The next morning, we were to meet Helene at 9 to get out of the city, and so the majority of us came down for breakfast around 8 AM. I met all of the ladies who would be journeying together: Brenda from the Netherlands, Pennie and Phillippa from the UK, Kris from Denmark, and Brigitte from France. I unknowingly outed myself as an American right away by eating an apple with peanut butter for breakfast (apparently a very American thing to do) and visited with everyone a little bit before collecting our things to load up!
Helene arrived in the most beautiful green cardigan and lacy shawl, exclaiming that she dressed for spring but couldn’t believe how hot it was (this was a theme of the week, apparently temperatures in the 50s in May were QUITE unusual for Iceland. We saw a few lupines on our drive that day and she was so surprised, she couldn’t believe it.) Our small crew loaded on a small tourist bus and began the drive towards Highway 1, which loops all the way around the country. As we drove, Helene told us all about the geologic history and answered a bunch of our questions about the history, culture, and agriculture of the country. A vast majority of the food that is eaten in the country is imported due to the harsh climate, but I was amazed at all that she shared about the ingenious ways that farmers have learned to cope with rocky soils, long winters, and an incredibly short growing season.
We were all, I think, taken aback by the views already. Whenever someone has asked me how I found Iceland since this trip, I always think of this moment on the first day when we drove out of Reykjavik. The plains, flat and grassy with almost no trees, giving away in a moment to towering, dark mountains whose peaks were completely obscured by the clouds. It made me think of God, and for a while I sat there in wonder at it all.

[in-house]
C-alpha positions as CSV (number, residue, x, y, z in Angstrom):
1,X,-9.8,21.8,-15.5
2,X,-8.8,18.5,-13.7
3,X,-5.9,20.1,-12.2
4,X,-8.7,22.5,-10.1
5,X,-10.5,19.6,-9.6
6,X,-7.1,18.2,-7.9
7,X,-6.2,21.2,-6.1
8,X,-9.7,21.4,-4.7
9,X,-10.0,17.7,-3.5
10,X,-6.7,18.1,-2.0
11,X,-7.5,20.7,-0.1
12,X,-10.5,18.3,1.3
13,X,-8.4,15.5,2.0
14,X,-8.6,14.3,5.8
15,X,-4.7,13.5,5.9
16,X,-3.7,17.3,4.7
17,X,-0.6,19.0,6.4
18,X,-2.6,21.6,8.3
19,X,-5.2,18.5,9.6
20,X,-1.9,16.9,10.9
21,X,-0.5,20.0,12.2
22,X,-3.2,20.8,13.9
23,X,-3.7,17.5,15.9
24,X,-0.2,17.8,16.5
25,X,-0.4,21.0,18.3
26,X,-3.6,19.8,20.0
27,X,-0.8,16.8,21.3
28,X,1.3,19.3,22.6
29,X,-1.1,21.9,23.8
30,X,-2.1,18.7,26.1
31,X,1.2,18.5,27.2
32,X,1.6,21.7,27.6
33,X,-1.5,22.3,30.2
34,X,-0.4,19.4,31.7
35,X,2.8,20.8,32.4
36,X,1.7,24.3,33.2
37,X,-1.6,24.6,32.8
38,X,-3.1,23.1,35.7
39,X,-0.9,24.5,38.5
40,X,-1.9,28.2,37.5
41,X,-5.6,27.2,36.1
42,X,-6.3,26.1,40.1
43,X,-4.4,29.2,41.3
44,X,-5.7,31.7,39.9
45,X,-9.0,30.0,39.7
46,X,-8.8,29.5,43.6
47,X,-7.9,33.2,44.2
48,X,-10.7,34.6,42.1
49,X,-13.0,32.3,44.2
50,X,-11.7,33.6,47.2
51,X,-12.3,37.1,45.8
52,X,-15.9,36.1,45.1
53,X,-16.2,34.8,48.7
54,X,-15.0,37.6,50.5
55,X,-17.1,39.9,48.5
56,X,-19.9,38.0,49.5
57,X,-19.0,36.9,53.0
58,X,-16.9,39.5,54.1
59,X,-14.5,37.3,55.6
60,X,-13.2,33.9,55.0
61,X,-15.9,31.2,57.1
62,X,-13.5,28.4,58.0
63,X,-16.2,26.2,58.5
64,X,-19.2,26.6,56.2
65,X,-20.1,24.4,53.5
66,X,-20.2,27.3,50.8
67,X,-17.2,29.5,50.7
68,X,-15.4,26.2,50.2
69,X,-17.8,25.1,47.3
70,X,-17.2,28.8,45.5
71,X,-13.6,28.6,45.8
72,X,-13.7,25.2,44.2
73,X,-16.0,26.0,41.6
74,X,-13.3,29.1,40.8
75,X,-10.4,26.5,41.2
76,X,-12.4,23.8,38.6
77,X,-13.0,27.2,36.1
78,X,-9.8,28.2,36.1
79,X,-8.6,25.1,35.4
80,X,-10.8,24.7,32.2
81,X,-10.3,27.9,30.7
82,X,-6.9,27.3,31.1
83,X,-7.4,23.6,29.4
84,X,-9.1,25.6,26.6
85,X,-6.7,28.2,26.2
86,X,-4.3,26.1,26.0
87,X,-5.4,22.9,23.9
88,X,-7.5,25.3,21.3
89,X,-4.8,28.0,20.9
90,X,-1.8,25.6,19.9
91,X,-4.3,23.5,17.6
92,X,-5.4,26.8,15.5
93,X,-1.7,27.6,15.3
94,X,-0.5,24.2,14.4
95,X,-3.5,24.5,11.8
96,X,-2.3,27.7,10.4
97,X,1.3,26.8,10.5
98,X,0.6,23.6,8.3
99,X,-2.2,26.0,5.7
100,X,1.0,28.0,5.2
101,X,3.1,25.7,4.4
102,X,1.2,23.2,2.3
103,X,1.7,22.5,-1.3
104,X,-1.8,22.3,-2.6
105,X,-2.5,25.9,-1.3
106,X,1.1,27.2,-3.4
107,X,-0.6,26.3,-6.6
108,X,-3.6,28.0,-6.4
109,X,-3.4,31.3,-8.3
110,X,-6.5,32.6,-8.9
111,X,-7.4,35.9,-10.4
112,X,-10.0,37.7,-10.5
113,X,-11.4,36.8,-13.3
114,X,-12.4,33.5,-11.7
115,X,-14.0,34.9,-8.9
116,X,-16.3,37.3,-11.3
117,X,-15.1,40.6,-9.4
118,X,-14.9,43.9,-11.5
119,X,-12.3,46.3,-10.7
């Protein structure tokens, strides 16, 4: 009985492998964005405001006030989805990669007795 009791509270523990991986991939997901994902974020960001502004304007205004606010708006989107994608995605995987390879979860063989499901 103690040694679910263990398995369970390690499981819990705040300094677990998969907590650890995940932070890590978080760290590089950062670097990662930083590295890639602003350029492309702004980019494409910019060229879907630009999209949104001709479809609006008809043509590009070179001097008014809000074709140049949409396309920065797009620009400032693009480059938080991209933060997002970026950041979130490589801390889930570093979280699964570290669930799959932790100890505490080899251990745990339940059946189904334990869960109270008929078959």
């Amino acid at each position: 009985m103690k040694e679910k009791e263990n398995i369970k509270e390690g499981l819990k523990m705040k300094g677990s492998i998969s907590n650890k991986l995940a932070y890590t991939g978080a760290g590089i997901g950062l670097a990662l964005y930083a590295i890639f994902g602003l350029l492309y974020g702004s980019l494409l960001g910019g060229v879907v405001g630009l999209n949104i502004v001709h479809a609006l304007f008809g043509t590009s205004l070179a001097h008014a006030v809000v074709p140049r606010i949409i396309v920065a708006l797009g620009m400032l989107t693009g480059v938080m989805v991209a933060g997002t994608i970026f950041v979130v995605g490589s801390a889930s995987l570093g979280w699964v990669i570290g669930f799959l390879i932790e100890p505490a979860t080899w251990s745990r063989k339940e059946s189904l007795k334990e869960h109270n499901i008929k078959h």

Of course, we were only just beginning. We stopped for our lunches, to be taken on the road, at a small cafe on the edge of Borgarnes and after travelling through the longest tunnel I think I have ever seen, which cuts across an enormous body of water and makes the journey just 45 minutes instead of 2.5 hours between the cities. The first day was a touring day, and we had a lot to see!
Our first stop after Borgarnes was to a farm owned by a lovely craftswoman named Rita, who had farmed all her life and spoke mostly Icelandic. She and her family raised sheep for many years and now focus mainly on dyeing and sheep-related crafts, including the making of buttons, needles, jewelry and tools out of Icelandic sheep horns. She had worked to source naturally-colored Icelandic fleeces beyond the traditional and easy-to-dye white in shades of fawn, chocolate, and even black. The purchases began. :) She also treated us to small glasses of bilberry juice, or wild blueberry juice, intensely sweet and delicious, while we spent some time on her homestead.
From Rita’s farm, we visited the country store and Wool Collective in the Borgarfjörður region. Composed entirely of individual artisans, makers, farmers, and dyers who directly benefit from the sales of their handcrafted wool goods, it was incredible, and a privilege to support. In an era of increasingly industrialized and outsourced souvenirs, I was very excited for the opportunity to directly support the people and crafts that made this country so special. A few naturally-dyed mini skeins made it into my shopping basket, each individually labeled with the person who dyed the wool, and the materials with which it was dyed. The region also boasts its own lopapeysa sweater completely original and representative of its culture which could only be purchased at the store. I love those little ducks!